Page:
Study: Your Instagram posts can reveal if you’re clinically depressed

Study: Your Instagram posts can reveal if you’re clinically depressed

Depression is horrifyingly common. According to the UK mental health charity Mind, it affects 3.3 in 100 people. Exacerbating the matter, many sufferers struggle to obtain a formal diagnosis, which is vital to receiving further help. Could technology help as an early-warning mechanism?

One research paper, published in EPJ Data Science by academics Andrew G Reece and Christopher M Danforth, looks at if Instagram usage patterns can be indicative of depression.

Reece and Danforth used machine learning tools to analyze almost 44,000 Instagram posts from 166 individuals, paying close attention to color usage, metadata components, and face detection.

Separate studies have shown that while healthy individuals identify darker colors with a negative mode, and tend to prefer brighter colors, depressed individuals prefer darker colors. They also found that those who self-identify as depressed tend to view the world as gray, or lacking in color.

Color, therefore, played a huge role in the researcher’s analysis, and they paid close attention to the huge, saturation, and brightness, as well as the use of filters.

The researchers also used Instagram as a measure of an individual’s social life. This is relevant because those suffering from depression are less likely to want to see friends. On that basis, they used a face detection algorithm to track the number of human faces in each photograph, along with counting the number of likes and comments, in order to measure “community engagement.”

Another major attribute they followed was posting frequency. If you’re depressed, it follows that you’re not documenting every moment of your life on Instagram.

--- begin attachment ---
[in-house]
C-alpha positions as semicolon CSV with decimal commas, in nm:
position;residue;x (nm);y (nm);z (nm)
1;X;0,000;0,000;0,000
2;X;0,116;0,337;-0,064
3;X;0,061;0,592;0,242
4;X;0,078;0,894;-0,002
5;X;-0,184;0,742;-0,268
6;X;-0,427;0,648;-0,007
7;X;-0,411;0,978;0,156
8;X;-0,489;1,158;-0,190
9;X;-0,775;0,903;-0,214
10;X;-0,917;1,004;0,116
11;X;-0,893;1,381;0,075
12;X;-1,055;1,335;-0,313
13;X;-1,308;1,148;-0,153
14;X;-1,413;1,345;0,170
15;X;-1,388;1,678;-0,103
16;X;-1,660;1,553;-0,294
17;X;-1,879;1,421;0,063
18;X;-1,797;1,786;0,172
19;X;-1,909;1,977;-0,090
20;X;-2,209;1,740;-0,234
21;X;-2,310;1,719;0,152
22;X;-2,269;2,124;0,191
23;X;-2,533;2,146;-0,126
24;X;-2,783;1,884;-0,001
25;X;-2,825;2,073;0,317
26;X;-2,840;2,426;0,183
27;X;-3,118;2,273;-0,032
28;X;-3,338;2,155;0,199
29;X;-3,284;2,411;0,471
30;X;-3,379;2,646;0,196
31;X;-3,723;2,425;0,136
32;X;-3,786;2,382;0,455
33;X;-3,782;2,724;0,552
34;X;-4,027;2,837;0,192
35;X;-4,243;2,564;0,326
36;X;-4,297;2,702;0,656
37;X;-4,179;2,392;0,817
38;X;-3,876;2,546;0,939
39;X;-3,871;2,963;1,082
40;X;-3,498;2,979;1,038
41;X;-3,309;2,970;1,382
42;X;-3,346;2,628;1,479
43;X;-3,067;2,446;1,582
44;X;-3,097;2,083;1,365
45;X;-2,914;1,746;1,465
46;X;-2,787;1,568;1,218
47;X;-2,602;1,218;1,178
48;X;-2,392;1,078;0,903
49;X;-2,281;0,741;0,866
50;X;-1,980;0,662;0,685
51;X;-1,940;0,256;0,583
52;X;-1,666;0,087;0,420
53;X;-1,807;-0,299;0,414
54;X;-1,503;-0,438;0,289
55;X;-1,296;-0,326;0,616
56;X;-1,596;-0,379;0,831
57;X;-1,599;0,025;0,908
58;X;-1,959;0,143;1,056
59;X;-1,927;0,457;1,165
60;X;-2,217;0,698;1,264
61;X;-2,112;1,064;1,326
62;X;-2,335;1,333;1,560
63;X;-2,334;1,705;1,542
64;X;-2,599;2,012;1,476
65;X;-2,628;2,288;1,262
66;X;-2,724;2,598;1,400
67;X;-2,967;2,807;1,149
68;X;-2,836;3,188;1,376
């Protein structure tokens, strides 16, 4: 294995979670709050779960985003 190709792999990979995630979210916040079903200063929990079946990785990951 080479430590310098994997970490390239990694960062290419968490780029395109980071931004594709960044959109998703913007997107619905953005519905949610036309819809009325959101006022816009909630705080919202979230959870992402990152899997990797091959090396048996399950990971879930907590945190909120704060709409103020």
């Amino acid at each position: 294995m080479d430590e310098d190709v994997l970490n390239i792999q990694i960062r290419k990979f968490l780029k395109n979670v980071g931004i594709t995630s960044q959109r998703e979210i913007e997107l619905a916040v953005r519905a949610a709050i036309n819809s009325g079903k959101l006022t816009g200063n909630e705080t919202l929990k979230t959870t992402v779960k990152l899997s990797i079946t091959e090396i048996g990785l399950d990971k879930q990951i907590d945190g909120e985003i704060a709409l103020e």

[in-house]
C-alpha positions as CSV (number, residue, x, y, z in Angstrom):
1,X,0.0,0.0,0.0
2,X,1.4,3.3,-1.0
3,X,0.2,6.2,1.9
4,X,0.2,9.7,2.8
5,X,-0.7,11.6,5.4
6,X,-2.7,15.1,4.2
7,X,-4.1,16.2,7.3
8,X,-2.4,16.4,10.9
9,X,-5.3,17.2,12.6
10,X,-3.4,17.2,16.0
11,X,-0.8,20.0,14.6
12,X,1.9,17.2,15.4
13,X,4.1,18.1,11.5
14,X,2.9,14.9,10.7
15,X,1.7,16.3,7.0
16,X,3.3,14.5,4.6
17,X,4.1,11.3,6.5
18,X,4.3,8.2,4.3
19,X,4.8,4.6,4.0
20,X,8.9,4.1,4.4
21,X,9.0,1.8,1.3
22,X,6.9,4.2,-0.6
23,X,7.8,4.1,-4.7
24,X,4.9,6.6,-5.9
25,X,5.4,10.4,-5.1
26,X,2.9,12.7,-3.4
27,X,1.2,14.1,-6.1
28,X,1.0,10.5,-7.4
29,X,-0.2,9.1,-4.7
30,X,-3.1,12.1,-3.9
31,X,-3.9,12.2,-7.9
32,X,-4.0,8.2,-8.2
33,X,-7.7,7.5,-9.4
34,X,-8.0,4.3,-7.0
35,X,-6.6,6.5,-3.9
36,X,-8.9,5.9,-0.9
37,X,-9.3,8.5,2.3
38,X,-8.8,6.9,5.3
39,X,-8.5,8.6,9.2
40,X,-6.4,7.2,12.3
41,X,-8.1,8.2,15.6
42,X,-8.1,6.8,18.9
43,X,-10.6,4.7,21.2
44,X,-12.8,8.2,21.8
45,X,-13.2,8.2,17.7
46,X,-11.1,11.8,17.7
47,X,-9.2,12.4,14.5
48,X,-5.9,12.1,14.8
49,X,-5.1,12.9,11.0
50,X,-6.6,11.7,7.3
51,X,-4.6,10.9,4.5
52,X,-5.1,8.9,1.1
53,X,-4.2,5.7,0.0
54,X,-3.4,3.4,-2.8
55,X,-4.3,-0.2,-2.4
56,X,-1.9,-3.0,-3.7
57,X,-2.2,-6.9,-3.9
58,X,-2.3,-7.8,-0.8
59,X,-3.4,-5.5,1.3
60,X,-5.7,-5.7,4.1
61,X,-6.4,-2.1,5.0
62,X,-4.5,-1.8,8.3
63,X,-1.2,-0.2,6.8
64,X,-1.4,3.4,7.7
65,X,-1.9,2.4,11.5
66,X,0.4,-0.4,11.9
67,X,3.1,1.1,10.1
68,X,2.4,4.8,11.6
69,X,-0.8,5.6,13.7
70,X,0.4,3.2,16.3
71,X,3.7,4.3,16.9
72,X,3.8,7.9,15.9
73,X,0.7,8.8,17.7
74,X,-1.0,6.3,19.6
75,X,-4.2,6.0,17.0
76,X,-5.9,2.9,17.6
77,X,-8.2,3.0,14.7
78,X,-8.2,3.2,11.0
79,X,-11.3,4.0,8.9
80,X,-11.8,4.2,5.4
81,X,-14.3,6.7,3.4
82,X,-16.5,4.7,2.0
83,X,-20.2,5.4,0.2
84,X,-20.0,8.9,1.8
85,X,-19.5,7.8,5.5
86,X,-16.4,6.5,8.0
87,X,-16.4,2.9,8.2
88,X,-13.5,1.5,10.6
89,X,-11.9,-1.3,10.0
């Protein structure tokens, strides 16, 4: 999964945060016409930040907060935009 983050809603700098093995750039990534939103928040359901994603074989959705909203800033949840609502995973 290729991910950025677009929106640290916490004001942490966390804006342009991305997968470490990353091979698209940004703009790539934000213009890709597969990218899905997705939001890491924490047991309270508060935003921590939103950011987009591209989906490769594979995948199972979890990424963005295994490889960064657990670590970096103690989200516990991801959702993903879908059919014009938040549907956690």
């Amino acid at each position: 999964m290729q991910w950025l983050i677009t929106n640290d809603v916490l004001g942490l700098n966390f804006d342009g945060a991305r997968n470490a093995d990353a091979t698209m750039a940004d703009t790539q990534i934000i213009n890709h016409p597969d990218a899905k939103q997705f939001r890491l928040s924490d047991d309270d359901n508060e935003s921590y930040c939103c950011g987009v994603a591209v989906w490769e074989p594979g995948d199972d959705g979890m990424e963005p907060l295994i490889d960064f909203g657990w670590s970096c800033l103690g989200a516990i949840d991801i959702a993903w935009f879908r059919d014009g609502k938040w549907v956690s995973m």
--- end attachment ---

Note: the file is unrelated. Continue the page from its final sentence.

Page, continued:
These ultimately turned out to be reliable markers of depression. Per the researchers:

Photos posted to Instagram by depressed individuals were more likely to be bluer, grayer, and darker, and receive fewer likes. Depressed Instagram users in our sample had an outsized preference for filtering out all color from posted photos, and showed an aversion to artificially lightening photos, compared to non-depressed controls.

Depressed users were more likely to post photos with faces, but they tended to post fewer faces per photo. This finding may be an oblique indicator that depressed users interact in smaller social settings, or at least choose only to share experiences of this sort on social media. This would be in accordance with previous findings that reduced social interactivity is an indicator of depression

The model they created was so effective, it outperformed general practitioners (GPs) at diagnosing the debilitating mental health condition. More than half of GP diagnoses are false positives, while the majority of classifications created by the A.I. program were correct.

Reece and Danforth concluded that their findings support the idea that changes in mental health can be observed through social media. Provided efforts are made to ensure the data is held and analyzed in an ethical way, they argue that Instagram can be the basis of an effective tool for mental health screening.

Ironically, in May of this year, a Royal Society for Public Health survey found that a majority of young people in the UK found Instagram to be the worst social network for their health and wellbeing. The second worst was Snapchat, with YouTube regarded as having the least malign impact.

The organization subsequently called on industry and government to try and mitigate the harmful aspects of these sites.

But as harmful as these social sites may be, they might also offer a window into the human psyche – a window that may ultimately help nip debilitating disorders in the bud.

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